Plume Project aims to make art in St. Paul's sky

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The project uses the steam from the power plant.
The Plume Project uses the steam plume from the District Energy St Paul plant on the edge of downtown because it is so visible from so many places. (Euan Kerrr | MPR News)
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The steam plume that floats over downtown St. Paul debuts as a work of art Tuesday night. Over the next three months the plume will become a brightly lit repository of poetry, information and even pictures.


On a recent windy night, Emily Stover huddled in the lee of the Science Museum and looked up at the vapor plume rising from the District Energy St. Paul power plant. When asked, "Why the plume?" she had a quick response:


"Why not the plume?" she said, laughing. "I can't think of a place that's more St. Paul."


The plume is hard to miss in downtown St. Paul, particularly in the colder months. It blossoms out of the plant and over the city, its size dependent on the wind and how hard the plant is working.


It's usually a pristine white. But during the evening hours through January, it'll be a rainbow of constantly changing colors. An array of lights installed inside the stack switches the color from baby blue to rich magenta, then volcanic red and beyond.


But the colors are just the beginning. Tuesday night sees the launch of Stover's project "Rumblings," in which she adds the work of six poets to the mix.



"People can access those poems by calling a phone number, which will trigger the light show while they are listening to the poems," she said. "So the plant actually seems to speak their words."




One of the poets is local writer and singer Dessa, who reads her poem, "Circle Games." It begins:


If you had a thermal image of me now,/The pits of my eyes would be brightest,/Recessed and dipping closest to the core ...



It's an oddly powerful sensation, seeing the huge plume come alive, popping and bubbling to the cadence of the words whispered in your ear by a poet through your phone.


It's a personal experience, too. Only one caller at a time can hear a poem. Other callers are put on hold until it's their turn. People in the queue will hear music by the local band Father You See Queen. "Rumblings" runs through Dec. 8.


Next up is Aaron Dysart's project, "Solar System." He's linking the lights to information fed from a NASA observatory monitoring nine spots on the sun.


"So as the surface of the sun changes, whether there's a flare or a sunspot, that will directly correlate with a change of color and intensity on the plume," he said.


Dysart hopes the beauty of the project will get people thinking about energy and how the power generated by the plant originally came from the sun.



"I like how there's layers if you investigate," he said. "Just like this plant, it has this beautiful plume, but as you investigate what makes it, it has layer upon layer of meaning, and beauty within that as well."
"Solar System" runs Dec. 22 through Jan. 8.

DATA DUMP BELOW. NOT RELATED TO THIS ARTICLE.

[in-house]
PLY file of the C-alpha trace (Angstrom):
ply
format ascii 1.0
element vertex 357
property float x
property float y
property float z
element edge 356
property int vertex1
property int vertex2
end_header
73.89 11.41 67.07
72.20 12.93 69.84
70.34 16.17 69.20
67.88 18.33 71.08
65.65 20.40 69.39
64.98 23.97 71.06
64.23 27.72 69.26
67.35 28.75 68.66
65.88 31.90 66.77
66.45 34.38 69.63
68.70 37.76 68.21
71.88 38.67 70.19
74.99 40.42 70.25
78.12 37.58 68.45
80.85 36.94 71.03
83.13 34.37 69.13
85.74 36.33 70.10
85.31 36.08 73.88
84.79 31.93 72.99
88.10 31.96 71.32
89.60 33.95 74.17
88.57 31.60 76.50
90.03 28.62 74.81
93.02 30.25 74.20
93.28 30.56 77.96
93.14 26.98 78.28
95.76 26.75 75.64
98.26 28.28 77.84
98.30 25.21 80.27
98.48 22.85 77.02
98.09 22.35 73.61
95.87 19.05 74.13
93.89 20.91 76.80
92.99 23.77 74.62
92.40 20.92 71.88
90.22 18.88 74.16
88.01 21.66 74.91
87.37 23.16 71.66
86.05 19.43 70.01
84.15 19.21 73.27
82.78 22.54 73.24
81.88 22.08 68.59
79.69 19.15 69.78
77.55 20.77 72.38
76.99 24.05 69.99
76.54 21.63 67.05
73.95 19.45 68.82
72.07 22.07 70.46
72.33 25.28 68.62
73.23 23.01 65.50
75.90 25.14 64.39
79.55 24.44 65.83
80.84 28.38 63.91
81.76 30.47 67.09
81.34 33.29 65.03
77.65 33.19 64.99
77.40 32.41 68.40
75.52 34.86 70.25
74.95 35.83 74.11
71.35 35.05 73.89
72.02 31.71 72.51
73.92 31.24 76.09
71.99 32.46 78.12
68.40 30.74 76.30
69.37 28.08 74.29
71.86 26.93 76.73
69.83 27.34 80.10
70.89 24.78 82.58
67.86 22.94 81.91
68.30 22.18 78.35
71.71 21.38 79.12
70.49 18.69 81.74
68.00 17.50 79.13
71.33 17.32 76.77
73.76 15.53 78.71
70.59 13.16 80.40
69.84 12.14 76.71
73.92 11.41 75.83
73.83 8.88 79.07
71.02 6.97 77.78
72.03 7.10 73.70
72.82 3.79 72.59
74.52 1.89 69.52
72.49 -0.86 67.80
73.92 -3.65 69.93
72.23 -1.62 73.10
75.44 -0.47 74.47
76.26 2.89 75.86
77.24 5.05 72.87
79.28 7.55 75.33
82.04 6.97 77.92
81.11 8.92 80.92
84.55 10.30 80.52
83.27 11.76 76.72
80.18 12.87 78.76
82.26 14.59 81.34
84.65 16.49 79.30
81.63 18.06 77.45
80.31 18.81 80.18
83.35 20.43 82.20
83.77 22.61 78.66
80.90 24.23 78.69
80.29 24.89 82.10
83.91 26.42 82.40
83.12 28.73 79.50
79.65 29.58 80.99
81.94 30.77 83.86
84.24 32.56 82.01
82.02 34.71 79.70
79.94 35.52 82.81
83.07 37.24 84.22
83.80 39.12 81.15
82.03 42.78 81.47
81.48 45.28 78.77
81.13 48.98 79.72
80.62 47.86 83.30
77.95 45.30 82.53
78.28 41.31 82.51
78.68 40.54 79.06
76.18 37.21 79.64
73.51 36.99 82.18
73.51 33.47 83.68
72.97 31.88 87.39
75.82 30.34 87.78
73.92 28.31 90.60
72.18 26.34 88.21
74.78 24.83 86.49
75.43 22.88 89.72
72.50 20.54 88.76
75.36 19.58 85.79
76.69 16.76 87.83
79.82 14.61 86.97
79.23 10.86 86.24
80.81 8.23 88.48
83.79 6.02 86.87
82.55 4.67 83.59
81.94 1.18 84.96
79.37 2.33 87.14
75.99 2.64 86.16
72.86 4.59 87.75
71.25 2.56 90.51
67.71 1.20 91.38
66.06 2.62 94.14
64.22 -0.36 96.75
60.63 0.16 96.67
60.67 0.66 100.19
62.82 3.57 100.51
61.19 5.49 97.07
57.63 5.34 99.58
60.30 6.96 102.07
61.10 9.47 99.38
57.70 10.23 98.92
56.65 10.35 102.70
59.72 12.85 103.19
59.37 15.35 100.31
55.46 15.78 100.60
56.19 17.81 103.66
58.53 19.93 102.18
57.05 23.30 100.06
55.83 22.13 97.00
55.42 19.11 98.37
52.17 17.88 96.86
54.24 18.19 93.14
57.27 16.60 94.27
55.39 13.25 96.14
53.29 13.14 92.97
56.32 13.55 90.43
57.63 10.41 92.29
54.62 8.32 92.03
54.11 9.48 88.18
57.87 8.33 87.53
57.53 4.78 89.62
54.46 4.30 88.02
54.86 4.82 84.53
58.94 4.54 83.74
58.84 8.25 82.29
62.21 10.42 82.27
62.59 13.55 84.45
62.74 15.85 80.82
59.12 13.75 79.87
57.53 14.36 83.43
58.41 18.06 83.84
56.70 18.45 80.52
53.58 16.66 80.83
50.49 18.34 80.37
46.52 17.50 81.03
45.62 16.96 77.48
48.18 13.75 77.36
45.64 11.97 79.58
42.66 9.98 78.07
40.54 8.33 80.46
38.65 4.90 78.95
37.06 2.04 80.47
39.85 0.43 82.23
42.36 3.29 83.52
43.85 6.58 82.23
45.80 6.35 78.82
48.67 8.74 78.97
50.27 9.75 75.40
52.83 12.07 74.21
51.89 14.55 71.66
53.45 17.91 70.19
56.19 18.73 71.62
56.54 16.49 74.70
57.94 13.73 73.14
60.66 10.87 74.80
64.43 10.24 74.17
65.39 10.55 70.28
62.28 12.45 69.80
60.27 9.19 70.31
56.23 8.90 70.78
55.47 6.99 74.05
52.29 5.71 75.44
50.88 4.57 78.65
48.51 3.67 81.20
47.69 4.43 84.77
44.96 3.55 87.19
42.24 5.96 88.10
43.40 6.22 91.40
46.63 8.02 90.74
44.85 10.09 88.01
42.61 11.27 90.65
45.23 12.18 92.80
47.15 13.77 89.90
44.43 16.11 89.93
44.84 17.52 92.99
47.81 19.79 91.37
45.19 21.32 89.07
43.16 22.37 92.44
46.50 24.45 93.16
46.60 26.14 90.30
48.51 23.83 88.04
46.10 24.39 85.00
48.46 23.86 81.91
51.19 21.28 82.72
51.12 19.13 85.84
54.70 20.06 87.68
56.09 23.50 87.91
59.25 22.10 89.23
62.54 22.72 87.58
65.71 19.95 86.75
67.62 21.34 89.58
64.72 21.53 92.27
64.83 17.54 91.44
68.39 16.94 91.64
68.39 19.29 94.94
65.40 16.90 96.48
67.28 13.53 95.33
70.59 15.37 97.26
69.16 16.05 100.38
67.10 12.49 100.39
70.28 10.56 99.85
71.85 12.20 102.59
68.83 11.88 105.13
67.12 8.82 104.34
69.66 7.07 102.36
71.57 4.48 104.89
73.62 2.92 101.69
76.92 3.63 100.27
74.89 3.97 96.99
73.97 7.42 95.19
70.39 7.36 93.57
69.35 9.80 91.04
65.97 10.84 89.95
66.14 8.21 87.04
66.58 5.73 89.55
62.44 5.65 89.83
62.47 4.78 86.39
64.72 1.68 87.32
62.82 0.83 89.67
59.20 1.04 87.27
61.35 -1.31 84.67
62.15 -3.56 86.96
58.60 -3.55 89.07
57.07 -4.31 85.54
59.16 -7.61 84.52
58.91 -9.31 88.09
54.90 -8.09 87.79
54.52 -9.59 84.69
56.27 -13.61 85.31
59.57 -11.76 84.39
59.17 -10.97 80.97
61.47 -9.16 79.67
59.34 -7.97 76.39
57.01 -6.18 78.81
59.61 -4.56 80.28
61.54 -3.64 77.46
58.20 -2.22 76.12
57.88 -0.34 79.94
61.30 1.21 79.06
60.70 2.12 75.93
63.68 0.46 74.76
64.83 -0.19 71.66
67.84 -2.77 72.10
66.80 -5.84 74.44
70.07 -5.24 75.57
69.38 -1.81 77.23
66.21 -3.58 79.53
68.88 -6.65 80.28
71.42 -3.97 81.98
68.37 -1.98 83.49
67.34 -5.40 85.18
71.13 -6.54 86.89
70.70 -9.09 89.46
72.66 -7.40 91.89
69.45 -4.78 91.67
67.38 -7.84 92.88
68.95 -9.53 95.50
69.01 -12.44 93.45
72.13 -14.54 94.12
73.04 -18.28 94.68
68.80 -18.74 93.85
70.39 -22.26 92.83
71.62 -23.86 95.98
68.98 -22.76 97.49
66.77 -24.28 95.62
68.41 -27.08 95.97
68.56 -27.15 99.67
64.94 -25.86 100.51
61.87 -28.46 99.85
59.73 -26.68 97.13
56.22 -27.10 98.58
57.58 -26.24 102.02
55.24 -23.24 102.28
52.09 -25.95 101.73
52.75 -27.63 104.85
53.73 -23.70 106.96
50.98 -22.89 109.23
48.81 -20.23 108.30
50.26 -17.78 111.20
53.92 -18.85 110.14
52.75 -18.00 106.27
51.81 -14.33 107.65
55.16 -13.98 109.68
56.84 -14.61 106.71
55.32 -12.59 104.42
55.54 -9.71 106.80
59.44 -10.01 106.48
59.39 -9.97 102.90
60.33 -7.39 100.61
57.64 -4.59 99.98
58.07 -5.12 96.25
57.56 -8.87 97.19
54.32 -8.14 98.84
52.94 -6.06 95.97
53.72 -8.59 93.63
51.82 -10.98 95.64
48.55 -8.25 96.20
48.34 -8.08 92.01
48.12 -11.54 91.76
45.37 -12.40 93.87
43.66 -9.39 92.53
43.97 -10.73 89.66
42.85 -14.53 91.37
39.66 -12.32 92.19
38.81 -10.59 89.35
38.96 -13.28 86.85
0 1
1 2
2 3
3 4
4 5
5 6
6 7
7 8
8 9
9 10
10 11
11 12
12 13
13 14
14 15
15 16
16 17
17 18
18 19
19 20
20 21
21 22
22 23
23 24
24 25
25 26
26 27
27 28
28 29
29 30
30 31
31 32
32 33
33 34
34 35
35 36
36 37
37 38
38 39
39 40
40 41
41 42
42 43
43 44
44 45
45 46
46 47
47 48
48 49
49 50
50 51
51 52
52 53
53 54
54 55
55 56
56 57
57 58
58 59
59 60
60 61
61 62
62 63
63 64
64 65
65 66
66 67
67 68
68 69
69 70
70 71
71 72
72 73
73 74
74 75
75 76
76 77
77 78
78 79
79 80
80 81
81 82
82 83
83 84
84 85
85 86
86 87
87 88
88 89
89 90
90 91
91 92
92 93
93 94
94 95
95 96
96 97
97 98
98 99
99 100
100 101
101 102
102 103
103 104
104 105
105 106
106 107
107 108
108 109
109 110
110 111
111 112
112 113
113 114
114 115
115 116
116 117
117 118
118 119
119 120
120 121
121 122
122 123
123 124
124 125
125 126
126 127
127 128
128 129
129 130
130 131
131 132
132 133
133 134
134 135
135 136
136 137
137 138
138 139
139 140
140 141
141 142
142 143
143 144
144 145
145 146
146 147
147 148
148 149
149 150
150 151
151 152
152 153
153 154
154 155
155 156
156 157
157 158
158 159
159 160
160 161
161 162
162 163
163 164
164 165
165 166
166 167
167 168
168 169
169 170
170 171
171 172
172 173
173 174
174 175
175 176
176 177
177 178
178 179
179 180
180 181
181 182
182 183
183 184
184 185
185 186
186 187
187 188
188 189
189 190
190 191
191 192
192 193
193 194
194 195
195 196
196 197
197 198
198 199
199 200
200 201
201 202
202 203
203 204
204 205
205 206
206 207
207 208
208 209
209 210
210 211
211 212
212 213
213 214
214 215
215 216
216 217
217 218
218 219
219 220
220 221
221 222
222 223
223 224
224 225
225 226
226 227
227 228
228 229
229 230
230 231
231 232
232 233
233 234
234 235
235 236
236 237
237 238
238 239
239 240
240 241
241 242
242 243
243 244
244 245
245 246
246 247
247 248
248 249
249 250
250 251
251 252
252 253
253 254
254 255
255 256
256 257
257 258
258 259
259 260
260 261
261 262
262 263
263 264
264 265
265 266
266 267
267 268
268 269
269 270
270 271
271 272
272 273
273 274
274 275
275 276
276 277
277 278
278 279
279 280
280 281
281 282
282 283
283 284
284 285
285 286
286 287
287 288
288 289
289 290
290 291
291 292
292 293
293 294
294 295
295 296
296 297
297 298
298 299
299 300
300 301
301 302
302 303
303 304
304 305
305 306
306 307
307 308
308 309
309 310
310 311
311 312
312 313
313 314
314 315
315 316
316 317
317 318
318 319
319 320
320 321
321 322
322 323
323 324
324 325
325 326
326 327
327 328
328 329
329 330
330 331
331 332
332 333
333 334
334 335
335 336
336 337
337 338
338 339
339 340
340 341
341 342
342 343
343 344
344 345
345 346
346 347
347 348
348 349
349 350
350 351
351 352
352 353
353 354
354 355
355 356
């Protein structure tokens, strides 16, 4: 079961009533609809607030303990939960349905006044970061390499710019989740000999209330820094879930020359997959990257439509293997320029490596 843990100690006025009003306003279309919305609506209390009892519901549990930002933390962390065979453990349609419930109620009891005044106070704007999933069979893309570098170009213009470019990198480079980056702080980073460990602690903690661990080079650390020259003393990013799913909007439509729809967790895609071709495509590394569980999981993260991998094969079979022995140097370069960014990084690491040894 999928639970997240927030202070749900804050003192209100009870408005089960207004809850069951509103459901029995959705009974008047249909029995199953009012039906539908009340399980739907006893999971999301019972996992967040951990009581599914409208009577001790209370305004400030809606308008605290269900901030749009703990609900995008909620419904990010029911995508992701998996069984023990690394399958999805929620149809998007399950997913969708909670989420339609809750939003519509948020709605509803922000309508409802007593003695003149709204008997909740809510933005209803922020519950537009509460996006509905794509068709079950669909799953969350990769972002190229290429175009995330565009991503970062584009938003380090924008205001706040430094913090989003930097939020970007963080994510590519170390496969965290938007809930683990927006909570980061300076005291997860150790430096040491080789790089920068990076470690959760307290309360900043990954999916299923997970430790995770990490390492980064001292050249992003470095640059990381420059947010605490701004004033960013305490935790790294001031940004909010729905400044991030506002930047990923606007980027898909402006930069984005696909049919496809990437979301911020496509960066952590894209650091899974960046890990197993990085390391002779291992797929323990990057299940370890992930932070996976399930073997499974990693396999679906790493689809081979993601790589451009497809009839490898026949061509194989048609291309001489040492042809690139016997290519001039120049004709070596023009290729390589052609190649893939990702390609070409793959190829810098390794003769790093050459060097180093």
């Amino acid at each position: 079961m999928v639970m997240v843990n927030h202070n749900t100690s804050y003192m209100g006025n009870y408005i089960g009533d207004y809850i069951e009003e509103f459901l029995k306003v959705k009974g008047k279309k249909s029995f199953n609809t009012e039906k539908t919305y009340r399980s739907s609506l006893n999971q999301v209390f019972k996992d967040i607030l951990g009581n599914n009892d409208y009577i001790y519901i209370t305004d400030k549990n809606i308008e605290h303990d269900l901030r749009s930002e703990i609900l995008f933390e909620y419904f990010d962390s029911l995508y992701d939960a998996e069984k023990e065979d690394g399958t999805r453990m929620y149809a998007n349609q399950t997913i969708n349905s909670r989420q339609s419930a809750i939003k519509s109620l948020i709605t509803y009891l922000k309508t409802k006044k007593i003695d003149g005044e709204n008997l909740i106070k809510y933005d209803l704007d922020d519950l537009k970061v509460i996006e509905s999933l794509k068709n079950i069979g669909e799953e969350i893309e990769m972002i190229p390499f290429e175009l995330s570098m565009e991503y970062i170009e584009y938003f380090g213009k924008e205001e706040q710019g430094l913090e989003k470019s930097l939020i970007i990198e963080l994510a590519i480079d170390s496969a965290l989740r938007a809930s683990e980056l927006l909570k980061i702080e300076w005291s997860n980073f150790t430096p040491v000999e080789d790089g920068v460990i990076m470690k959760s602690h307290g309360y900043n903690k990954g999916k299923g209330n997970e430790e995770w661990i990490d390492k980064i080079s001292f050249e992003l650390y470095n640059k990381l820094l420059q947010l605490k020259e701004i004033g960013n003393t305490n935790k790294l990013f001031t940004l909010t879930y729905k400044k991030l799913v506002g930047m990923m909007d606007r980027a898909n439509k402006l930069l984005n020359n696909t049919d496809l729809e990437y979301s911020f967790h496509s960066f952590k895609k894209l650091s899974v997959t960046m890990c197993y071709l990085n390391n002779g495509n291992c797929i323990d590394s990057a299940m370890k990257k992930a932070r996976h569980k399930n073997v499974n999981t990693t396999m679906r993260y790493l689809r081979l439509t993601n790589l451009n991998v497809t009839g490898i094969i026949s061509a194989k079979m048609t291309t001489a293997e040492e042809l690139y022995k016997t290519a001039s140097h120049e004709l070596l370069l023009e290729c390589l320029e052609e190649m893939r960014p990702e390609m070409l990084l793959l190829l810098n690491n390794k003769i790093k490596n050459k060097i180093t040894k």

Nine lights are linked to a control console.
Nine lights linked to a control console have been installed inside the stack at the District Energy St Paul plant for the project. They can quickly change the color of the vapor plume. (Euan Kerrr | MPR News)


The final project is called "Plume Coloring Contest." Artist Asia Ward will use a huge projector to display images in the plume.


"It's not just a flat surface, it has three-dimensional space," she said. "So the image takes on this almost three-dimensional quality to it, because it's projecting onto a cloud that ebbs and flows and moves."


As its name suggests, the Plume Coloring Contest is open to the public. Ward will put out a call in early December for images on the theme of positive energy. The project will coincide with the Winter Carnival in January.

Artists Asia Ward, Aaron Dysart and Emily Stover
Artists Asia Ward, Aaron Dysart and Emily Stover stand in front of the District Energy St Paul Power Plant. (Euan Kerrr | MPR News)


Each image will be given a specific time slot so its creator can come down and see his or her work against the night sky. Ward says all three of the artists are also offering webcam options for people who can't, or don't want to, be there in person.


"So if it's too freaking cold, and you just want to see it happen, you can look at it from the plume cam," she said.


Ward admitted she is inspired by the bat signal from the Batman stories. But the inspiration for the Plume Project came from Nina Axelson, a vice president at District Energy St. Paul. She was looking for ways to educate people about the plant and energy use. She hopes the project will inspire them.


"This has never been done before," she said. "Ever."


She said the Plume Project is already generating excitement in her industry, so it could live on.



"We presented on this in Boston, and people from other countries came to us and said, 'Can we hire your plume-vendors?'" Axelson said. "I said, 'Well, I'll ask them and see if they want to go to Qatar.'"


If nothing else, it would be warmer than January in St. Paul.